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Public spending review
Robbing Penny To Pay Paula
THE PUBLIC spending review was an opening shot in New Labour's campaign for the next general election. The review tries to create the impression of a big increase in public spending, while trying to outbid the Tories' promises to cut out 'waste' in the public services.
Overall, however, there will not be a big increase in spending, which will remain at £380 billion for 2007-08. Health and education will get more, but other services will get less. It is a classic case of robbing Penny to pay Paula.
Civil servants facing compulsory job losses will be the victims of severe cutting. Remaining civil service workers will face cut sick pay and other benefits.
A big slice of the extra spending on education and health will go directly to big business, as the result of PFI schemes, privatisation, private consultancies, etc.
Brendan Barber, TUC general secretary, deplored the civil service job cuts. But, "Our overall feeling is positive," he said, because of "unprecedented investment" in health, education, childcare, etc.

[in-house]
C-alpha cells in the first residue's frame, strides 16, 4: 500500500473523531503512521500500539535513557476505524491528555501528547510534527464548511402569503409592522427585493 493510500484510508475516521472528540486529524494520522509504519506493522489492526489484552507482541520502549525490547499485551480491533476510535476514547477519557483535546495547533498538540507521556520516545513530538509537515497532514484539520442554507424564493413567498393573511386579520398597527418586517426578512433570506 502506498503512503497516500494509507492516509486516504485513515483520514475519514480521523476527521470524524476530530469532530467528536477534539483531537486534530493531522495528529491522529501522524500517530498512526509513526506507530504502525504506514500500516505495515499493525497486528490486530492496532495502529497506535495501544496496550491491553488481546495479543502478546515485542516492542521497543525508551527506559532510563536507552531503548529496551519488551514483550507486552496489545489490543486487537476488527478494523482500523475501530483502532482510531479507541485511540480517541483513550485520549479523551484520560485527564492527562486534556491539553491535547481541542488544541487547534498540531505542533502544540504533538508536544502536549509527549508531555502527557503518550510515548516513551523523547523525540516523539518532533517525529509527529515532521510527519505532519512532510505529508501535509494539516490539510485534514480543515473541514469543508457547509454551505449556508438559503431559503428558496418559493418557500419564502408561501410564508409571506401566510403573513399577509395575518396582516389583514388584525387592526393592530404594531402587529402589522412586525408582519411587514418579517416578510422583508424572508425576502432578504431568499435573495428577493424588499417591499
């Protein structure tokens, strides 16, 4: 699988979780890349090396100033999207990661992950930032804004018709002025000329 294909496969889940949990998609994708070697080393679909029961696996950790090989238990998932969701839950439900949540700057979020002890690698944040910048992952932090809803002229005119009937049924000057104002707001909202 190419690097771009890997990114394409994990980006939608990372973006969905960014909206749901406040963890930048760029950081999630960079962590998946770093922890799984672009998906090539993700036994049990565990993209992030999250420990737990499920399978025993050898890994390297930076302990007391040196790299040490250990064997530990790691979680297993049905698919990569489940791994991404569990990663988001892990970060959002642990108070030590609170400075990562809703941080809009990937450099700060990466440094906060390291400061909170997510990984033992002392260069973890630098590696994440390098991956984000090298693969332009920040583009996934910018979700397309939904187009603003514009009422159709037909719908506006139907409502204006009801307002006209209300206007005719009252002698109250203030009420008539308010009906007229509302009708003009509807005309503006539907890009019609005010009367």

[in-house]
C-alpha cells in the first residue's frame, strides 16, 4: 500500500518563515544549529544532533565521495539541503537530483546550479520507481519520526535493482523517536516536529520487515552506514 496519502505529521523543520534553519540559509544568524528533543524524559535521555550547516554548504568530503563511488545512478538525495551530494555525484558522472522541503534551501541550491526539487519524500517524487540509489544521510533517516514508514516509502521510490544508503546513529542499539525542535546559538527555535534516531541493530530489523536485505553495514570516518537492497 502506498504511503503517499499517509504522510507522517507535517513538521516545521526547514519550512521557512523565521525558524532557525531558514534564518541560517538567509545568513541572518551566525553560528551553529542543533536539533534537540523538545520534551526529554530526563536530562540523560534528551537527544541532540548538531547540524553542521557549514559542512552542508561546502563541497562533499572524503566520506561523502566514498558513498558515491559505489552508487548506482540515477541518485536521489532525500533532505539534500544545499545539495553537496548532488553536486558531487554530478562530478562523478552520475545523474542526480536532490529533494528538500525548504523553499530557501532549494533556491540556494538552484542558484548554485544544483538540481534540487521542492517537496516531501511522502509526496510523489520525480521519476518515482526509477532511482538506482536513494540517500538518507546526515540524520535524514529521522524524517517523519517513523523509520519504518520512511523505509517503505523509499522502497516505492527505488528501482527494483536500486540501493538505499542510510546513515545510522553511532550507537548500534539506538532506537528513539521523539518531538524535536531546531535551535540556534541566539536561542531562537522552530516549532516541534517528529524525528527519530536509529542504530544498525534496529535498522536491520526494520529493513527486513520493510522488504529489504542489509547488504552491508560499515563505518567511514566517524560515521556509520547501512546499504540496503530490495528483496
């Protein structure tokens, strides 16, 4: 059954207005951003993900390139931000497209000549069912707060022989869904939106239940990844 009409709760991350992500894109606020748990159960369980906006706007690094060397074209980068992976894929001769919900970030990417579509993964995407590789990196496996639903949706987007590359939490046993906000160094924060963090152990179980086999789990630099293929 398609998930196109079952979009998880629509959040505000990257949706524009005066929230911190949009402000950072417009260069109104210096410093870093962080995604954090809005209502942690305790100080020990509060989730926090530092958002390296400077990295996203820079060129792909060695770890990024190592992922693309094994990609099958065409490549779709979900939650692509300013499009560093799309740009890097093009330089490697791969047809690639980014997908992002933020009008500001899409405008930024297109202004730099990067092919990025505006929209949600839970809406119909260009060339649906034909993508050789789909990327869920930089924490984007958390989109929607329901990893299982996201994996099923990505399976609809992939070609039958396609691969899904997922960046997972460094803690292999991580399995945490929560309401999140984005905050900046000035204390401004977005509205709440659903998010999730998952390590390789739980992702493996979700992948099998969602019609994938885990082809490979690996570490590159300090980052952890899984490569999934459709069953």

Unfortunately, ex-Tory chancellor of the exchequer, Kenneth Clarke, was closer to the mark: "The amazing this is, he [Brown] was actually announcing a very sharp reduction in the rate at which public spending is going up... This is actually intended to be the first Labour tight-spending round since they took office..."
For its first two years, New Labour froze public spending at Tory-government levels. Then it rose steadily from 37.4% in 1999-2000 to a projected 42.3% by 2007-08. Nevertheless, this is still below the 44.2% recorded under the last Tory government in 1992-93 and the 49.9% in 1975-76 under the Wilson-Callaghan Labour government.
Brown's spending projections, moreover, are based on very optimistic assumptions about economic growth in Britain and the world. He is banking on a 3.5% growth of GDP annually.
A crash in the British housing market or a downturn in the world economy could throw everything off course. To sustain public spending at the promised levels, Brown would then have to raise taxes (which he says he will not do) or slash public spending.
In The Socialist 17 July 2004:
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